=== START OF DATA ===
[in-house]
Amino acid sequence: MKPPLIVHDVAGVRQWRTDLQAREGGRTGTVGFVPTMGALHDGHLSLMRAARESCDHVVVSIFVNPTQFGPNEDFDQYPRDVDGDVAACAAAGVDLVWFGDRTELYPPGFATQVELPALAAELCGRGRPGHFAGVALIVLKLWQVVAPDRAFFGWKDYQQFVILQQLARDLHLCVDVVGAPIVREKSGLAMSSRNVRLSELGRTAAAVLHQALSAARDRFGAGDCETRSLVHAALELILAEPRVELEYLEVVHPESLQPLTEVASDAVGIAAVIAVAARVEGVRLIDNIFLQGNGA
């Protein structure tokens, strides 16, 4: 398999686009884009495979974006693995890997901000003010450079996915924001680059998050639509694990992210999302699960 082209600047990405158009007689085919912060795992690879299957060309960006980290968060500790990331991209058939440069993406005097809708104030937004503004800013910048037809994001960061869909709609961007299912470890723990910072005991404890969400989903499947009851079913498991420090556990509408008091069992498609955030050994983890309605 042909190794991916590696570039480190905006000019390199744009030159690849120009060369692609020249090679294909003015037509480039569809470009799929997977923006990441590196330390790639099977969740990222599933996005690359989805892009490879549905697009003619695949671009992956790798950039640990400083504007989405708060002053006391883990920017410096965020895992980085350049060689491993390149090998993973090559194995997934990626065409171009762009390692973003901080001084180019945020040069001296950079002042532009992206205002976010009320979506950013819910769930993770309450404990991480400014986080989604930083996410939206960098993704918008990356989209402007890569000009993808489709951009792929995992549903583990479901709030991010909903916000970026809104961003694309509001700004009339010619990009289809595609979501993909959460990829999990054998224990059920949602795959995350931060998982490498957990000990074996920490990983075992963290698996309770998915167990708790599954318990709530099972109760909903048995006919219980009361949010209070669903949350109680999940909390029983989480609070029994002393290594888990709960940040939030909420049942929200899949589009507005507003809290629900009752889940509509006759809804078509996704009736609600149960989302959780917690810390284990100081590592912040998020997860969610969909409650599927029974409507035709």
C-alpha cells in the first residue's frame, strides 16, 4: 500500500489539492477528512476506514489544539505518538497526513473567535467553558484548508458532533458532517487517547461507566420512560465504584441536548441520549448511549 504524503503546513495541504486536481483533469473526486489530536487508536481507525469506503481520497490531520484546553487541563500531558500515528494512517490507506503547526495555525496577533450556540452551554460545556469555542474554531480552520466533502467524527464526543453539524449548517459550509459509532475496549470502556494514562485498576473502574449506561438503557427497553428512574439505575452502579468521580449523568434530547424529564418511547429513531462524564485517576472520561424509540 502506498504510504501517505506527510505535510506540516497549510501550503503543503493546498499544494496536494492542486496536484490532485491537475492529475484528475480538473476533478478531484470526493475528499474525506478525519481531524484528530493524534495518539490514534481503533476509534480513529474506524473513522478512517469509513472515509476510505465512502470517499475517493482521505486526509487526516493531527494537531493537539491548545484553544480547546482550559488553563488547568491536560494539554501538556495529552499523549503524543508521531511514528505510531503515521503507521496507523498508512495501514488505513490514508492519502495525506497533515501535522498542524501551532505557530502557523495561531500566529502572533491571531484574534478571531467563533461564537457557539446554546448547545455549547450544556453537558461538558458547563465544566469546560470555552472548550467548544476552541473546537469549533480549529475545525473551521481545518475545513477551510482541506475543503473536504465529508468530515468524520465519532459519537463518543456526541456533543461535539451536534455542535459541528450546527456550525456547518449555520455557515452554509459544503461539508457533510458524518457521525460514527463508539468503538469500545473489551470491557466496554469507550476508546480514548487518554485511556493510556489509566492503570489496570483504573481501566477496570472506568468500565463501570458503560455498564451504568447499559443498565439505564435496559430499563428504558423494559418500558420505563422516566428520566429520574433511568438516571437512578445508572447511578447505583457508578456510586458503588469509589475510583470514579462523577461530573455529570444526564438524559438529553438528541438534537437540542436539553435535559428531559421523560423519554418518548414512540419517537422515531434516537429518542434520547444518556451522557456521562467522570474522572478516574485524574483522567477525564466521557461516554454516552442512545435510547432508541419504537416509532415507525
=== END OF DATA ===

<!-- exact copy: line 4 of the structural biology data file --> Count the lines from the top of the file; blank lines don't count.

C-alpha cells in the first residue's frame, strides 16, 4: 500500500489539492477528512476506514489544539505518538497526513473567535467553558484548508458532533458532517487517547461507566420512560465504584441536548441520549448511549 504524503503546513495541504486536481483533469473526486489530536487508536481507525469506503481520497490531520484546553487541563500531558500515528494512517490507506503547526495555525496577533450556540452551554460545556469555542474554531480552520466533502467524527464526543453539524449548517459550509459509532475496549470502556494514562485498576473502574449506561438503557427497553428512574439505575452502579468521580449523568434530547424529564418511547429513531462524564485517576472520561424509540 502506498504510504501517505506527510505535510506540516497549510501550503503543503493546498499544494496536494492542486496536484490532485491537475492529475484528475480538473476533478478531484470526493475528499474525506478525519481531524484528530493524534495518539490514534481503533476509534480513529474506524473513522478512517469509513472515509476510505465512502470517499475517493482521505486526509487526516493531527494537531493537539491548545484553544480547546482550559488553563488547568491536560494539554501538556495529552499523549503524543508521531511514528505510531503515521503507521496507523498508512495501514488505513490514508492519502495525506497533515501535522498542524501551532505557530502557523495561531500566529502572533491571531484574534478571531467563533461564537457557539446554546448547545455549547450544556453537558461538558458547563465544566469546560470555552472548550467548544476552541473546537469549533480549529475545525473551521481545518475545513477551510482541506475543503473536504465529508468530515468524520465519532459519537463518543456526541456533543461535539451536534455542535459541528450546527456550525456547518449555520455557515452554509459544503461539508457533510458524518457521525460514527463508539468503538469500545473489551470491557466496554469507550476508546480514548487518554485511556493510556489509566492503570489496570483504573481501566477496570472506568468500565463501570458503560455498564451504568447499559443498565439505564435496559430499563428504558423494559418500558420505563422516566428520566429520574433511568438516571437512578445508572447511578447505583457508578456510586458503588469509589475510583470514579462523577461530573455529570444526564438524559438529553438528541438534537437540542436539553435535559428531559421523560423519554418518548414512540419517537422515531434516537429518542434520547444518556451522557456521562467522570474522572478516574485524574483522567477525564466521557461516554454516552442512545435510547432508541419504537416509532415507525